News

NIMBYs prevail over generator

HANSVILLE — The Puget Sound Energy saga over temporary diesel generators isn’t over, but there is more positive attitude prevailing within the community now than there was six months ago.

At the latest public meeting on the subject Nov. 21, project manager Ben Hodge announced PSE had cancelled its five-year easement contract with Kitsap Public Utility District for the “spring site.” The utility company had planned to use a site near Gust Halvor Road when power outages required generator usage.

Puget Sound Energy recently agreed with Kitsap County officials not to create a generator site in Hansville this winter. Instead, it will look into other sites further south for the future, Hodge said.

The most recent site being considered is on land owned by Pope Resources, on the north end of Little Boston Road. The company’s purpose for changing sites is primarily to reduce the impact on residents and the environment, Hodge said.

Last spring, PSE proposed establishing a location in Hansville where it could temporary place low-sulfur diesel generators during the winter on an as-needed basis. The generators would be a short-term solution to provide power in case the underwater cable in Gamble Bay overloaded and created a power outage in the community.

However, residents have been concerned with the potential impacts of this solution, including noise, air and water pollution to the rural area from the generators.

As for a long-term solution, which has been another major concern of citizens, Hodge said PSE is getting the final analysis of the design options and hopes to start the permitting process next year for a Gamble Bay cable.

“It’s very difficult for us to schedule (permitting) with any accuracy,” Hodge said. “It could take three months or we’ve seen it (take as long as) 20 months.”

While PSE is doing their part, officials are asking residents to help out.”

“In return, the community, besides taking some risk of an outage this winter, will also develop a volunteer load reduction plan,” he said.

The plan includes residents alerting each other when power usage threatens to overload circuits, Hodge said. PSE will also educate the community on energy efficiency throughout the winter.

For starters, Hodge suggested residents reduce the usage of electric stoves, heaters, water heaters and laundry facilities during the peak hours between 6 a.m. and 9 a.m. and 6 p.m. and 9 p.m. He said the majority of residents who attended Friday’s meeting said they would be willing to help reduce their electricity load and wanted to know how they could help.

Linda Redling, who lives in the valley south of Hansville and near the spring site, was quite pleased with the new decision from PSE.

“I’m happy they are not going to put the generator in,” Redling said. “They are asking the community to conserve energy, which we should be doing anyway.”

Redling said she was also happy that company officials will be “rushing the process” to replace the underwater cable in Gamble Bay.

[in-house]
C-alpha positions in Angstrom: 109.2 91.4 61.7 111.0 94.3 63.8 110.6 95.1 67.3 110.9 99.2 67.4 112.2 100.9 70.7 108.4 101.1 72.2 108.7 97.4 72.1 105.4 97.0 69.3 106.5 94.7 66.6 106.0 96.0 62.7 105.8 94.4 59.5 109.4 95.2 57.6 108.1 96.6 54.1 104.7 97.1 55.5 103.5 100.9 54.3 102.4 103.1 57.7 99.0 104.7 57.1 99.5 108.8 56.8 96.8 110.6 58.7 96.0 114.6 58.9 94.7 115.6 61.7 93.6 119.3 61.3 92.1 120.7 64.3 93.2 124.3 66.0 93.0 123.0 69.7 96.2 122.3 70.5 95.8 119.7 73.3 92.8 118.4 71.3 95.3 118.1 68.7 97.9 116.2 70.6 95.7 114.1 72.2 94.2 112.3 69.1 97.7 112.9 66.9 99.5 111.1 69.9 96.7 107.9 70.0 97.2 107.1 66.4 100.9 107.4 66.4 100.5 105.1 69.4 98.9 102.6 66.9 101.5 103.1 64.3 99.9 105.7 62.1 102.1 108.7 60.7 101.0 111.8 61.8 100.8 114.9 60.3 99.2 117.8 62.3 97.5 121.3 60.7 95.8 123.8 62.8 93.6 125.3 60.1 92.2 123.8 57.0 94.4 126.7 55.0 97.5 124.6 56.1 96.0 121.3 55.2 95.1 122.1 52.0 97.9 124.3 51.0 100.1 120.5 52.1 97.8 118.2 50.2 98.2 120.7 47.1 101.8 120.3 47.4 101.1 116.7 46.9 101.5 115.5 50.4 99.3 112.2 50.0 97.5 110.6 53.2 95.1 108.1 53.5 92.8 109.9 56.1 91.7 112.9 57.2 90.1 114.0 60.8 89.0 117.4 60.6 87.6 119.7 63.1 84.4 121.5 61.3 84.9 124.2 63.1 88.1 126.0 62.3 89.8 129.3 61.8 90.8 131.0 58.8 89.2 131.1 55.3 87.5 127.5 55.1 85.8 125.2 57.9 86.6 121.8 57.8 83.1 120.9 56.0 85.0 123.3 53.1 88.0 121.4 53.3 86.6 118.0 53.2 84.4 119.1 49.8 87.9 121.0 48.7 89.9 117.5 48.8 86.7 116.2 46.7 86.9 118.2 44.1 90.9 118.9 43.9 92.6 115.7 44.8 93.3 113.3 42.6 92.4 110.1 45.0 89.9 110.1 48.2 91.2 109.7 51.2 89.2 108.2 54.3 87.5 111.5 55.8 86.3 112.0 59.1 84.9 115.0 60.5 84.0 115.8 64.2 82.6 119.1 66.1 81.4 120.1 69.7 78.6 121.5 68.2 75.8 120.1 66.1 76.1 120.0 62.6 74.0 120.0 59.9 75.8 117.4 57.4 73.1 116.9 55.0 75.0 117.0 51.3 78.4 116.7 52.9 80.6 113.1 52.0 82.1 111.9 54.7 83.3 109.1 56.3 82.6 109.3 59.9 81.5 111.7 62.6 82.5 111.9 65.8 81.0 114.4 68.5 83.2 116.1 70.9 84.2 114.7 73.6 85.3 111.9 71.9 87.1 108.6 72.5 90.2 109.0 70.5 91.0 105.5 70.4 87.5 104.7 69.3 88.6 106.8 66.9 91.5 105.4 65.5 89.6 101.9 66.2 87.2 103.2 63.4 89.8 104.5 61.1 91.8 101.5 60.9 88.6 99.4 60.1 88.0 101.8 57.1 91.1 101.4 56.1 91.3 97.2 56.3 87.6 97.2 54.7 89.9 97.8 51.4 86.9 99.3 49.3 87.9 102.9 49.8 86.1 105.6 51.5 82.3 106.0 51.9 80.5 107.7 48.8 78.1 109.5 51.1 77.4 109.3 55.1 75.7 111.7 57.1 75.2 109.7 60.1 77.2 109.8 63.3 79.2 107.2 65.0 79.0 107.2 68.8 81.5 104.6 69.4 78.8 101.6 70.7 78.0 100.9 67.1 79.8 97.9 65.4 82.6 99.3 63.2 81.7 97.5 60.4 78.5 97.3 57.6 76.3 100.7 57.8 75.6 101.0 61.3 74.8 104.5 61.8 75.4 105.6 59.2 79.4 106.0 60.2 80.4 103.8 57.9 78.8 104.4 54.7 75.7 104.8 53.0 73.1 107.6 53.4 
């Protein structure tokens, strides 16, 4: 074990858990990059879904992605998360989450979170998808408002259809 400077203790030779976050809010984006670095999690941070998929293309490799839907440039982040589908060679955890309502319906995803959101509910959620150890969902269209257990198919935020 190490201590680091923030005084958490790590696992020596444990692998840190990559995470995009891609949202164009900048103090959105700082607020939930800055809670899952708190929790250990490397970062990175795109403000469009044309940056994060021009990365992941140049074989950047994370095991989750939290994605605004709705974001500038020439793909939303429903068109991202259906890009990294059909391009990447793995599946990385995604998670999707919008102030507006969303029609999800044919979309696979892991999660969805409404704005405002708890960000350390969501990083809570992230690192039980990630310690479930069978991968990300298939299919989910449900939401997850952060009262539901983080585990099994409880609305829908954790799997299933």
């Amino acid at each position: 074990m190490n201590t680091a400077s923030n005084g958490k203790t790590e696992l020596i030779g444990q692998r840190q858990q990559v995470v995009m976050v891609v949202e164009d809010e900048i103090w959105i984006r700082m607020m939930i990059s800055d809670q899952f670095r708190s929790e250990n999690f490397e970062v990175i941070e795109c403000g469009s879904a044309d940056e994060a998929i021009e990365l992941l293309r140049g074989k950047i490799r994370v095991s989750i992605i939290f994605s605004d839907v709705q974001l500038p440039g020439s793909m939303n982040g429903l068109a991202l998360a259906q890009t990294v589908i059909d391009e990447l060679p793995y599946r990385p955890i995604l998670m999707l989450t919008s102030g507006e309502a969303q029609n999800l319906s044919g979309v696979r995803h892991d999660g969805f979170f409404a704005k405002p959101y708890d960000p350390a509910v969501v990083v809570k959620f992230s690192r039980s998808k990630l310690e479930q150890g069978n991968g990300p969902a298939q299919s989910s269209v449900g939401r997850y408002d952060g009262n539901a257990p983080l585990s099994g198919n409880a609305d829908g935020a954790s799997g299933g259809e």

“Everyone was willing to cooperate and understood the need to conserve,” added Shorewoods resident Julie Miller.

Hansville Community Board community affairs representative Gretchen Lee said she thinks residents will pull through and work together this winter.

“My assumption had been from earlier that we were going to have a back up here for the winter but I think knowing the Hansville community, we’ll pull together and get through this just fine,” Lee said. “I think the community is perfectly capable of monitoring its usage and cutting it back when the days get cold.”

Winter energy

efficiency tips

There are several energy-efficiency measures residents can implement to ensure their homes are heated comfortably and cost-effectively during the winter months.

•Replace conventional light bulbs with CFL bulbs.

•If heating with an electric furnace: Close the door to one or two unheated rooms, but do not close more than one-quarter of the homes’ heat registers.

•If heating with an electric heat pump: Do not close any heat registers and leave doors to all rooms slightly open.

•Keep your thermostat at 70 degrees fahrenheit or the lowest comfortable setting when people are active and home.

•When people are sleeping, set the thermostat to the lowest acceptable temperature.

•If ductwork goes through an unheated basement, attic or crawl space, check for leaky joints or disconnected sections. Seal leaky joints with latex duct mastic or foil backed butyl tape. Reconnect loose sections, seal and support.

•Fill or patch holes in ceilings that allow warm air into unheated attics.

•Weather strip access doors or hatches to unheated upper floors.

•Fill, patch or caulk holes in floors that connect to unheated basements or crawl spaces. Often large holes can be found in closets.

•Use inexpensive weather-stripping and door sweeps to reduce air leaks around entry doors. For a no-cost fix, roll up a bath towel and hold it against the bottom of the door with a weight.

•Keep the fireplace damper closed when a wood-burning fireplace is not being used, or add tight fitting glass doors. An open fireplace damper can add up to 10 percent to your annual heating costs.

To obtain more information about energy efficiency and available programs, visit the “Your Home” section at www.pse.com or contact PSE’s Energy Advisors at (800) 562-1482.

*Source: Puget Sound Energy.

We encourage an open exchange of ideas on this story's topic, but we ask you to follow our guidelines for respecting community standards. Personal attacks, inappropriate language, and off-topic comments may be removed, and comment privileges revoked, per our Terms of Use. Please see our FAQ if you have questions or concerns about using Facebook to comment.
blog comments powered by Disqus

Read the Dec 19
Green Edition

Browse the print edition page by page, including stories and ads.

Browse the archives.

Friends to Follow

View All Updates